Aviation Executive: Air Taxis Will Drive Workforce Demand
Bonny Simi, the head of air operations and people at Joby Aviation, had a clear message for students hoping to succeed in aviation: If it’s your passion, go for it, because the demand will be great.
In her position at Joby, Simi is a leader on the firm’s all-electric, four-passenger, aerial ride-sharing aircraft, which is due to be operational in 2024. The aircraft is a major contender in the emerging urban air mobility market.
“The demand for people in this space — as engineers, as pilots, as air operators — is just exploding,” Simi said in a recent Aviation Outlook virtual event. “This is a great time to be in the industry.”
Simi’s passion for aviation began early, when her mother took her to a local airport to watch small planes taking off and landing. When adventurer John Goddard visited her high school and talked about the list of 127 goals he had made as a 15-year-old, Simi made her own list. On it, among other things, were plans to build a log cabin, go to a good college, be in the Olympics and learn to fly.
So far, she has not built the log cabin. She did, however, attend Stanford University on a field hockey scholarship, compete in three Olympics competitions in luge and bobsled events, and she not only learned to fly, she became a commercial airline pilot, first for United Airlines and then for Jet Blue.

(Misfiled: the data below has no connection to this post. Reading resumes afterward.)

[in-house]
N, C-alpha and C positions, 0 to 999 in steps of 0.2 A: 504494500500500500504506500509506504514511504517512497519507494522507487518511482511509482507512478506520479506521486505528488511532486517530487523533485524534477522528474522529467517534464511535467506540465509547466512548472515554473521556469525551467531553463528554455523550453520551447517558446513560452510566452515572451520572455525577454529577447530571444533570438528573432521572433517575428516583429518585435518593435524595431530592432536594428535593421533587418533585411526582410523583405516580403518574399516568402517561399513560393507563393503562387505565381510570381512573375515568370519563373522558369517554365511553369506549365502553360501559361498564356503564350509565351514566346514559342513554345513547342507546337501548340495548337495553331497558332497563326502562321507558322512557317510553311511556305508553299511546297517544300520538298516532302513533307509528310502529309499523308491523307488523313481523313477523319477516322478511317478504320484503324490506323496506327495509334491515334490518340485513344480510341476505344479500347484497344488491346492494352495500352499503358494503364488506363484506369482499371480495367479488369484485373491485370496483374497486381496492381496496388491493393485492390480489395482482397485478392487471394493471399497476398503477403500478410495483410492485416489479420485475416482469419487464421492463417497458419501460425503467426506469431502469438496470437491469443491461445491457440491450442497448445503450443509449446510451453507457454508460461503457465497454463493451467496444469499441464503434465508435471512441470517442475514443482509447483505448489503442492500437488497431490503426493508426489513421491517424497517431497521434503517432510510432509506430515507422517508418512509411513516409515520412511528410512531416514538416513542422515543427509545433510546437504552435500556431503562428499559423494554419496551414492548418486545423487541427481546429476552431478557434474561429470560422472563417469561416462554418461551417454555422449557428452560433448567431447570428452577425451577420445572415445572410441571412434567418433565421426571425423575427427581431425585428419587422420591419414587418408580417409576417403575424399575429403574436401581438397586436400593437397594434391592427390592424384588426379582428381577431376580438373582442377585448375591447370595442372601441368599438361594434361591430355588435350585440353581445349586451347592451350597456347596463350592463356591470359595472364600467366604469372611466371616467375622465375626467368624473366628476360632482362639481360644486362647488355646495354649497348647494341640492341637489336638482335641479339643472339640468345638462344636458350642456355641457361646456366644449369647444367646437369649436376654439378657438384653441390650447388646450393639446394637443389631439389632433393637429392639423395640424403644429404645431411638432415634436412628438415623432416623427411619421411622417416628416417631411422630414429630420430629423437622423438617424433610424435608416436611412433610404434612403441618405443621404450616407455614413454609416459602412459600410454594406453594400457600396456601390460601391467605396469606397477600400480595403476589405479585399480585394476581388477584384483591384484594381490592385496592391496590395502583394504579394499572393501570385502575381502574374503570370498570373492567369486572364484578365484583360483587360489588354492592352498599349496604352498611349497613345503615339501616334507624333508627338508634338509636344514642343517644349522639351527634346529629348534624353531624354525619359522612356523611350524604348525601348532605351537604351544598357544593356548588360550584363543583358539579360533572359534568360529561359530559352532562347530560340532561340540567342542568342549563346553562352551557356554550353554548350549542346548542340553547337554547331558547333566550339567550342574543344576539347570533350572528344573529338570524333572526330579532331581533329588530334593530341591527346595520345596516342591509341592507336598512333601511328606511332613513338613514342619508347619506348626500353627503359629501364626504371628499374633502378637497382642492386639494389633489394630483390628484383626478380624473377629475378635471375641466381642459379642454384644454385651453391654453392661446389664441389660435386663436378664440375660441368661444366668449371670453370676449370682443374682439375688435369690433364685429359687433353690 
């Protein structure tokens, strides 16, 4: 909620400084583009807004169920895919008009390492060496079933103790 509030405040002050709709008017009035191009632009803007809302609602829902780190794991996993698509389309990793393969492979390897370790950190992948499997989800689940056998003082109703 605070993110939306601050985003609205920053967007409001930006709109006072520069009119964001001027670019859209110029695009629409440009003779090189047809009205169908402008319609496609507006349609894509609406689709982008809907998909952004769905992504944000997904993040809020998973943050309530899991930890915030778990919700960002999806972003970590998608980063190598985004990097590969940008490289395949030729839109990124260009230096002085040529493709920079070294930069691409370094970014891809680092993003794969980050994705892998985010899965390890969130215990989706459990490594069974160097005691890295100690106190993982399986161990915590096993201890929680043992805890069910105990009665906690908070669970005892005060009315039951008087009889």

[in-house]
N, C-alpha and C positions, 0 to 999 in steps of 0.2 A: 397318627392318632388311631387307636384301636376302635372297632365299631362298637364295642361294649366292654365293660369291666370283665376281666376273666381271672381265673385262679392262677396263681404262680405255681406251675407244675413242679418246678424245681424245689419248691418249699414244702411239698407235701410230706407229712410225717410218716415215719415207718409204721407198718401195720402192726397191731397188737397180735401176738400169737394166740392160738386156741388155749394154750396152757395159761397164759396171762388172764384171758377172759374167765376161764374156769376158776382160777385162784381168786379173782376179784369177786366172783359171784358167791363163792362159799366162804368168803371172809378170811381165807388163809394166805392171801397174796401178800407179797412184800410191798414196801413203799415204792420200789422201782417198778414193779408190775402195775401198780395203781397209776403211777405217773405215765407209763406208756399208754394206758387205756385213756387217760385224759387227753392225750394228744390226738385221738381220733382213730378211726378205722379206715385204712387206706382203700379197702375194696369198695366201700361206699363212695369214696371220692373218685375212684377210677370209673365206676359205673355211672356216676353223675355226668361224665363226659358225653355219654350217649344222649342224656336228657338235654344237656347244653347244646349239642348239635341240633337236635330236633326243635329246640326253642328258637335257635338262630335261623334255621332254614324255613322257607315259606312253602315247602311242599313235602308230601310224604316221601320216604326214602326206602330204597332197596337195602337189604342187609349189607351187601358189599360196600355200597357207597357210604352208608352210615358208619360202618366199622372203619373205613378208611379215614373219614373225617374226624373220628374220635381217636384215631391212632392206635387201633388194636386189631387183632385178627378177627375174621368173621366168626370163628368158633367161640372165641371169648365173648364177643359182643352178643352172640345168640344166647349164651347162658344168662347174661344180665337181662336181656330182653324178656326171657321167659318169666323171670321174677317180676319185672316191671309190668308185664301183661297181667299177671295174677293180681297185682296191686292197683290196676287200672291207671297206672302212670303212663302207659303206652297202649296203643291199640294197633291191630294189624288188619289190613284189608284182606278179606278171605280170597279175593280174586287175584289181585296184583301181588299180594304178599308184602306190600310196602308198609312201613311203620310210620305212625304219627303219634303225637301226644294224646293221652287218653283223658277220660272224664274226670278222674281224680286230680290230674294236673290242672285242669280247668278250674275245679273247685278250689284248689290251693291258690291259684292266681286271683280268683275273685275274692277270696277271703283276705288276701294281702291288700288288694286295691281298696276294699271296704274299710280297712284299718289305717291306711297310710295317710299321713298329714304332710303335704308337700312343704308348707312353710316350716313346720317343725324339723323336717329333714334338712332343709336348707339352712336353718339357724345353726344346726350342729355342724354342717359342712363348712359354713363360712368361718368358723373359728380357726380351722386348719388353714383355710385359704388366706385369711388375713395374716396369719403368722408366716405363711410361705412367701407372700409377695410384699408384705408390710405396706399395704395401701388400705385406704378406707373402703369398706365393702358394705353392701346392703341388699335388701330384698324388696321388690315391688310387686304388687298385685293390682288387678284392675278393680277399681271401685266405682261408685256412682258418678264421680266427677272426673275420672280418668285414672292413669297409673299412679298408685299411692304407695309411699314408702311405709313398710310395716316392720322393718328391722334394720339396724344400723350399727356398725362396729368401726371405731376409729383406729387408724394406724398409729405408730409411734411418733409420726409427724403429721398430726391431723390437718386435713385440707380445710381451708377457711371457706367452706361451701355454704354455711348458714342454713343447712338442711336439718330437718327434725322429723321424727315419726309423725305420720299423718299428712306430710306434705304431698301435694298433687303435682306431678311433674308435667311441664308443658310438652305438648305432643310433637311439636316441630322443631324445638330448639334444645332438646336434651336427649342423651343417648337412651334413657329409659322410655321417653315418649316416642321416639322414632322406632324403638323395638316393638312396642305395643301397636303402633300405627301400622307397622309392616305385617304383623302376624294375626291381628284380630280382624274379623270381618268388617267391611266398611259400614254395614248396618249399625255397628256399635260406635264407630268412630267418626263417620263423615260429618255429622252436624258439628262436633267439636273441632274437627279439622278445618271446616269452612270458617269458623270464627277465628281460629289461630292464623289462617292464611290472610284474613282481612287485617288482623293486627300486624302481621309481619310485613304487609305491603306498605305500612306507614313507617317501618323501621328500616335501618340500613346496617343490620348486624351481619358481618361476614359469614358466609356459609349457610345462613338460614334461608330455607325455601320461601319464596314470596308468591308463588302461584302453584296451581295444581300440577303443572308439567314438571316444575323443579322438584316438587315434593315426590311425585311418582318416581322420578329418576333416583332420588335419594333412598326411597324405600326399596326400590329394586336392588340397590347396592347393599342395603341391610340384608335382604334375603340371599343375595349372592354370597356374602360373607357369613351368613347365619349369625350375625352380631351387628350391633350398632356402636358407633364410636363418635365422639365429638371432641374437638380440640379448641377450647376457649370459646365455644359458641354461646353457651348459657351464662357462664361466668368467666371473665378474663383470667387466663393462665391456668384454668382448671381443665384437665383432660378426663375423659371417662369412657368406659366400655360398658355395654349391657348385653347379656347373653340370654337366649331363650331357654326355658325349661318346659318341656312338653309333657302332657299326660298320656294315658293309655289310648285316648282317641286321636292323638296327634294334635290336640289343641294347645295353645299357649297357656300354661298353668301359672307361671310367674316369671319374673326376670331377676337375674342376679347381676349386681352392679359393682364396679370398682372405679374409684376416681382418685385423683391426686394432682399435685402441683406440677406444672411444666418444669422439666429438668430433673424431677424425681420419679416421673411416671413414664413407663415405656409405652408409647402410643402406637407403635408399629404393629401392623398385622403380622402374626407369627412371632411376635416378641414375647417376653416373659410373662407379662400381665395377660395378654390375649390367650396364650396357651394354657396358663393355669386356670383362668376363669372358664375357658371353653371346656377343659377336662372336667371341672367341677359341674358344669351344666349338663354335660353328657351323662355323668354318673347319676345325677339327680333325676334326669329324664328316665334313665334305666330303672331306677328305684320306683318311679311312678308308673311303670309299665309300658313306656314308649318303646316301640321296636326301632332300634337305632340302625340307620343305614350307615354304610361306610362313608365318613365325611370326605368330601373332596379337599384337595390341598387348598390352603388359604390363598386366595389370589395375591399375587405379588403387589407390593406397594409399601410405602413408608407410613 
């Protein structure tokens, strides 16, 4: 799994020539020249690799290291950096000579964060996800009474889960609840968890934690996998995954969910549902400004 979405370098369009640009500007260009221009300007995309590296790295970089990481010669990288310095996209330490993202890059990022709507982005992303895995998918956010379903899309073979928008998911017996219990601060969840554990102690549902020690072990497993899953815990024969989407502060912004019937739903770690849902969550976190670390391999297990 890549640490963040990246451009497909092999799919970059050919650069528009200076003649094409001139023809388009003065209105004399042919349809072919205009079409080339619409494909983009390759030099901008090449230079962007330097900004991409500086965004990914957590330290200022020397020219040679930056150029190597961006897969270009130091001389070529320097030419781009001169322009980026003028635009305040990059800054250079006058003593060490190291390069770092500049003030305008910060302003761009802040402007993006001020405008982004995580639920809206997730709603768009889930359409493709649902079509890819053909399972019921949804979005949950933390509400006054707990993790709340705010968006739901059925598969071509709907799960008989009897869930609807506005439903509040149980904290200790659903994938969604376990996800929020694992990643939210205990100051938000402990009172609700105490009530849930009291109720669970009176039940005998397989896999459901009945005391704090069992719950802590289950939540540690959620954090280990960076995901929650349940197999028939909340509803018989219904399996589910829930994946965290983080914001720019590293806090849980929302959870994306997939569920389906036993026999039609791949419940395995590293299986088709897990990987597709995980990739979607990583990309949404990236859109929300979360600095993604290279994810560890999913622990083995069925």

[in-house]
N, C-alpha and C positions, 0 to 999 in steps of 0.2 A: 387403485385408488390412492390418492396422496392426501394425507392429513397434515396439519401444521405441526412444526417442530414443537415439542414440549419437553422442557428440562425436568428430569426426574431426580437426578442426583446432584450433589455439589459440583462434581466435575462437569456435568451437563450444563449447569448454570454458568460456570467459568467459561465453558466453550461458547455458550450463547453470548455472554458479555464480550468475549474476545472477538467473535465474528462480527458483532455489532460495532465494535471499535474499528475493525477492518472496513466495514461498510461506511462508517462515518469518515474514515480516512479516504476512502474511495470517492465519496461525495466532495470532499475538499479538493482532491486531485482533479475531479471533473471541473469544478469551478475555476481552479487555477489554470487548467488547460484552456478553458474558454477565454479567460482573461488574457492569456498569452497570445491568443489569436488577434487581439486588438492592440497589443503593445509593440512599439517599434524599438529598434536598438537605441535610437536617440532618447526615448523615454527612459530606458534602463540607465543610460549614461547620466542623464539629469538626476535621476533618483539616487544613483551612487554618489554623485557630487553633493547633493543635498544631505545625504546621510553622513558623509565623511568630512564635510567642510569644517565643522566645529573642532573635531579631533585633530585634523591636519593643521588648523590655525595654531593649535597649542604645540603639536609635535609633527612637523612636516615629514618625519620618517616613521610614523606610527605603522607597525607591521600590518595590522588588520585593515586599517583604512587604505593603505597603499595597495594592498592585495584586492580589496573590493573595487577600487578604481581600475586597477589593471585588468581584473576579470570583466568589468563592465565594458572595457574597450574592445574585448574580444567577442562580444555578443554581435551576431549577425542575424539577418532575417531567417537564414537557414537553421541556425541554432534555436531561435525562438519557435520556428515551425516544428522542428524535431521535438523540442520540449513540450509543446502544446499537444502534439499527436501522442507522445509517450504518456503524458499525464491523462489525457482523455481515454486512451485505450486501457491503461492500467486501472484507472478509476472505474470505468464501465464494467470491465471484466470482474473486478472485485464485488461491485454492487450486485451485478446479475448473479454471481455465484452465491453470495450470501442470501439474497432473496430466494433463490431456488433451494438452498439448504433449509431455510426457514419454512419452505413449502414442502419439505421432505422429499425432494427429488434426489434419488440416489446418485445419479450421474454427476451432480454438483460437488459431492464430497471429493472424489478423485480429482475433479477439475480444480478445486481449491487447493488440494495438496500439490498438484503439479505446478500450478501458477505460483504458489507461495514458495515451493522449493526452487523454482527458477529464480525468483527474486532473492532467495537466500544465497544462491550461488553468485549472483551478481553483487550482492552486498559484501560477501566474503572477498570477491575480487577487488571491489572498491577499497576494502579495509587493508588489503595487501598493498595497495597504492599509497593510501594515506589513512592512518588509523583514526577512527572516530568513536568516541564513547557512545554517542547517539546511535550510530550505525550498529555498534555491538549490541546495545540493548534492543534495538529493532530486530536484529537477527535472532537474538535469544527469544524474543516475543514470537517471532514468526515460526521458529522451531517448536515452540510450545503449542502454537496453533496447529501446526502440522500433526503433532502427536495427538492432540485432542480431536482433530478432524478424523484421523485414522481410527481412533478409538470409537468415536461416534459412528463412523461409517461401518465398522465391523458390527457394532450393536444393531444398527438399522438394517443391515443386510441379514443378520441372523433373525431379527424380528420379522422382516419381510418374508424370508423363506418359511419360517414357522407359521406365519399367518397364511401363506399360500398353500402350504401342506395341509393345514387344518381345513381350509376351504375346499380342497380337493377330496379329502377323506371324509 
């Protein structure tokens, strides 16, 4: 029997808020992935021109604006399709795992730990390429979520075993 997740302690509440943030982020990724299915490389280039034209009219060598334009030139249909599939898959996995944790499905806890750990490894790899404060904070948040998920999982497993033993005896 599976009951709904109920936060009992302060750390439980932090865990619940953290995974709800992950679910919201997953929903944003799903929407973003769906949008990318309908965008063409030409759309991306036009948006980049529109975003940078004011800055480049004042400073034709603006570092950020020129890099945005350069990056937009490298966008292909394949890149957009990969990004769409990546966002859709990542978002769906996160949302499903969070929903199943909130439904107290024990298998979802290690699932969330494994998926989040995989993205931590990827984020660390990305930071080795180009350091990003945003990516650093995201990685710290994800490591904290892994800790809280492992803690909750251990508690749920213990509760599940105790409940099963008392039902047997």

Since then, she has worked in nearly all aspects of aviation, helping Jet Blue to implement new operations as the airline rapidly expanded. About five years ago, Simi helped found the technology venture arm of Jet Blue, which invested in Joby.
She said working in these roles appealed to her because she enjoys “being on the leading edge of innovation.”
“Electric propulsion is going to transform aviation, just like jet propulsion did in the '60s,” Simi said, referring to Joby’s intention to take people out of traffic jams and into aerial ride-sharing “to save a billion people an hour a day, and to do so sustainably.”
The electric aircraft developed by Joby performs both vertical and conventional take-offs and landings, giving it access to airports and heliports, Simi said. Because it flies like a regular plane after take-off, its range is greater than many similar aircraft — reaching 150 miles at a top speed of 200 mph. With a maximum noise level of 65 decibels, it is 100 times quieter than a helicopter, Simi said.
The aircraft will also be piloted, she said, adding that Joby is currently designing pilot-training programs.
“By definition, the flights occur in an urban area, so you’re not going to be flying Joby aircraft on multi-day trips,” Simi said. “I imagine this as a very attractive opportunity for people who want to stay in one location and be home every night. I think that allows a nice work-life balance.”
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